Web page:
A Reconstruction Bookshelf

Library of Congress
In this sketch by Alfred Waud, a federal official stands between armed groups of southern whites and African Americans during Reconstruction.

It’s safe to say that while many Americans take a great interest in the battles and leaders of the Civil War, far fewer are familiar with the events of Reconstruction, the dozen years after the conflict. Moreover, much of what people do know about this time—when the federal government attempted to rebuild the country and define the meaning of freedom for millions of former slaves—comes from dated scholarship that reached its most popular expression in the 1915 film The Birth of a Nation.

As a historian of Reconstruction politics and policy, I often find it challenging to contest long-held beliefs about these important postwar years—specifically the view that Reconstruction was a wrong-headed effort to punish white southerners by constructing new regimes throughout the South led by irresponsible whites and incompetent blacks, and supported by federal bayonets. I also find that people seem reluctant to read about this area of American history. For those who are interested in an introduction to Reconstruction, the following list of books, while far from exhaustive, is a first step to understanding the period that to a large extent determined what the Civil War did—and did not—achieve.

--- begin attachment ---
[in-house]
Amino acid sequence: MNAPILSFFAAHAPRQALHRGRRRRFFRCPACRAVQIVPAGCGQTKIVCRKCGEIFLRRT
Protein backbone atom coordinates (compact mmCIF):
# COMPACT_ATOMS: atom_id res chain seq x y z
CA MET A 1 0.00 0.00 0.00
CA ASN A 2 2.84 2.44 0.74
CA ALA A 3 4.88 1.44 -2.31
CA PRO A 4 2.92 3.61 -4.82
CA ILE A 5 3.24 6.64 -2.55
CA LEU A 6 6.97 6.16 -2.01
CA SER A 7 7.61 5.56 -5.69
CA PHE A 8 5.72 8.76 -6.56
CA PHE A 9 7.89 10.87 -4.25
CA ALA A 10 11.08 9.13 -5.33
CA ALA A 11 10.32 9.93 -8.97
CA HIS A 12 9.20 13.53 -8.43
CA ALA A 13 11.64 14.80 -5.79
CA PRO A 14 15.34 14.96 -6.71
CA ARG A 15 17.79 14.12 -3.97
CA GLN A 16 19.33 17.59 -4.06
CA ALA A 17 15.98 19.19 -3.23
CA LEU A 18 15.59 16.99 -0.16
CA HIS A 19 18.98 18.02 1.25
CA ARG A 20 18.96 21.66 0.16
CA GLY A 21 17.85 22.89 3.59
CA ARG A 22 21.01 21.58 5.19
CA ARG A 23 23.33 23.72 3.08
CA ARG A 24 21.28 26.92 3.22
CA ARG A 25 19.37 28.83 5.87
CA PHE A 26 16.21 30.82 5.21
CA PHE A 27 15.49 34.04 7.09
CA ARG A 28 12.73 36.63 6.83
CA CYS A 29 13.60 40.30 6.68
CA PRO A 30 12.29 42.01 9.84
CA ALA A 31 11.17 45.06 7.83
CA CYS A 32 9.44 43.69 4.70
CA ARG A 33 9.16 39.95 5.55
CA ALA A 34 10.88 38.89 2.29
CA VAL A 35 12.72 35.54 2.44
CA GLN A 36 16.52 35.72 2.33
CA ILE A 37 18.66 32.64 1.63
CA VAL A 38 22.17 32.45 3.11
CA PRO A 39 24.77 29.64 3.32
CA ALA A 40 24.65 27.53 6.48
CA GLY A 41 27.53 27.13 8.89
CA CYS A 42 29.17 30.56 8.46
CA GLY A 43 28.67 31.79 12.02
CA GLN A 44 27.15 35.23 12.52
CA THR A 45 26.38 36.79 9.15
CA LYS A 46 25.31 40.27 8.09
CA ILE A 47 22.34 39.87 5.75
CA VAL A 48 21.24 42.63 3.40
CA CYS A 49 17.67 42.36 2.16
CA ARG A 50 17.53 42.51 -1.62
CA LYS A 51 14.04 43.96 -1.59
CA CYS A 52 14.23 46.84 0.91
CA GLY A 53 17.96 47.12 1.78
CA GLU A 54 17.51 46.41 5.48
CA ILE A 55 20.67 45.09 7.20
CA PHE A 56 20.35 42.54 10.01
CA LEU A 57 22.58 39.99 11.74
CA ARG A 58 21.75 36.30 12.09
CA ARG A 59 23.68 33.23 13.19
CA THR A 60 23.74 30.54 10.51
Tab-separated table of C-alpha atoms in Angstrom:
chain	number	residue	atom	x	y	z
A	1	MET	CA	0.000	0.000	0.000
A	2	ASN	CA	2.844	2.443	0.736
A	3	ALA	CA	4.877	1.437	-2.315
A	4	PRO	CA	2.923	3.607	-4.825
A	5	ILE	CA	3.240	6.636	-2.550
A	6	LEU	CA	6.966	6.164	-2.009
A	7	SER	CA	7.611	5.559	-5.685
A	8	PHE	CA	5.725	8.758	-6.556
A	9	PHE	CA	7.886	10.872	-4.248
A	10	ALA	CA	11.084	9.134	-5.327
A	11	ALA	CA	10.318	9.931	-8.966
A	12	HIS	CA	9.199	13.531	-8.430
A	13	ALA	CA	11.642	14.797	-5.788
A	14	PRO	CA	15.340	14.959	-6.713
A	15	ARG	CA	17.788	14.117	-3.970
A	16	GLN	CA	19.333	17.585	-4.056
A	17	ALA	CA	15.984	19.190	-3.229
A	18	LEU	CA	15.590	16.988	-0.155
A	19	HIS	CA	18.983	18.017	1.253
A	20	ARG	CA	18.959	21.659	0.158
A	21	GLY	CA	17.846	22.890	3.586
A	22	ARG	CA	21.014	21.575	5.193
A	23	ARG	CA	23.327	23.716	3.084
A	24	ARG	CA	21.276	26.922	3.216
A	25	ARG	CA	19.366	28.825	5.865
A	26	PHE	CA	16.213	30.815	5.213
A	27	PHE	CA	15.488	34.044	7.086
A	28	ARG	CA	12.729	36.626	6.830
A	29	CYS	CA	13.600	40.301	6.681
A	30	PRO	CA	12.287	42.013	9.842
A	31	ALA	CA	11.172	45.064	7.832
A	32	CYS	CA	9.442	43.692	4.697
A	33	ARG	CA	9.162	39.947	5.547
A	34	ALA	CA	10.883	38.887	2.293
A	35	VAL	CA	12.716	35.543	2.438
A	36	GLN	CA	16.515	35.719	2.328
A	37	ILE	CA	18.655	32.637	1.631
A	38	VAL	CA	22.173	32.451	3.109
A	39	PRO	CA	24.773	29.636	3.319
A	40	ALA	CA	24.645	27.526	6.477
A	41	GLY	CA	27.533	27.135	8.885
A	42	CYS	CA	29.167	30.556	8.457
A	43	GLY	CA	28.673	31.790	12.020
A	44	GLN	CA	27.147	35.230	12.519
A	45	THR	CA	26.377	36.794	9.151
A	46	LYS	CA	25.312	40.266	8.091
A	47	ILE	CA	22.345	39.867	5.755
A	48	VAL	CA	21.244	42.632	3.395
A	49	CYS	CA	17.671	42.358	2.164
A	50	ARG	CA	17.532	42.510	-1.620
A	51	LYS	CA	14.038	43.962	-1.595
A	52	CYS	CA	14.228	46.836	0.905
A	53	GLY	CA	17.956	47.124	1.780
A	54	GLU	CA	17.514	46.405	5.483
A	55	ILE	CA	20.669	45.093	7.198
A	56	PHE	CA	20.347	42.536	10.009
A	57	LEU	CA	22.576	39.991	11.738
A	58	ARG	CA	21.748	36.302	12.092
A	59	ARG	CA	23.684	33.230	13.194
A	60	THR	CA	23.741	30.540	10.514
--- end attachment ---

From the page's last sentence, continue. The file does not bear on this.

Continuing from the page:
Start with Eric Foner’s masterful Reconstruction: America’s Unfinished Revolution, 1863–1877 (1988). Like W.E.B. DuBois in Black Reconstruction in America, 1860–1880(1935), Foner places African Americans at the center of his story, highlighting the achievements of Reconstruction even as he chronicles its collapse in the 1870s. Foner gives due emphasis to events in the North as well as the South that shaped the outcome of Reconstruction, and he reminds us that the period witnessed a true political, economic, and social revolution, however abortive. Those in search of a quicker read (Foner’s Reconstruction is over 700 pages) might consult the author’s Forever Free: The Story of Emancipation and Reconstruction(2005), a much more concise introduction to the period.

Although over a half-century old, John Hope Franklin’s Reconstruction After the Civil War(1961) remains an excellent treatment of the period, with a keen appreciation of Reconstruction’s possibilities, achievements, failures, and shortcomings. A more recent overview of Reconstruction that challenges prevailing understandings is Mark Wahlgren Summers’ The Ordeal of the Reunion: A New History of Reconstruction(2014). Summers suggests that scholars have underestimated the importance of sectional reconciliation and placed far more emphasis on black rights than many policymakers at the time. In short, according to Summers, the revolution that Foner believes was left unfinished was never really intended: The war for reunion was, all things considered, a resounding triumph, even if a messy one.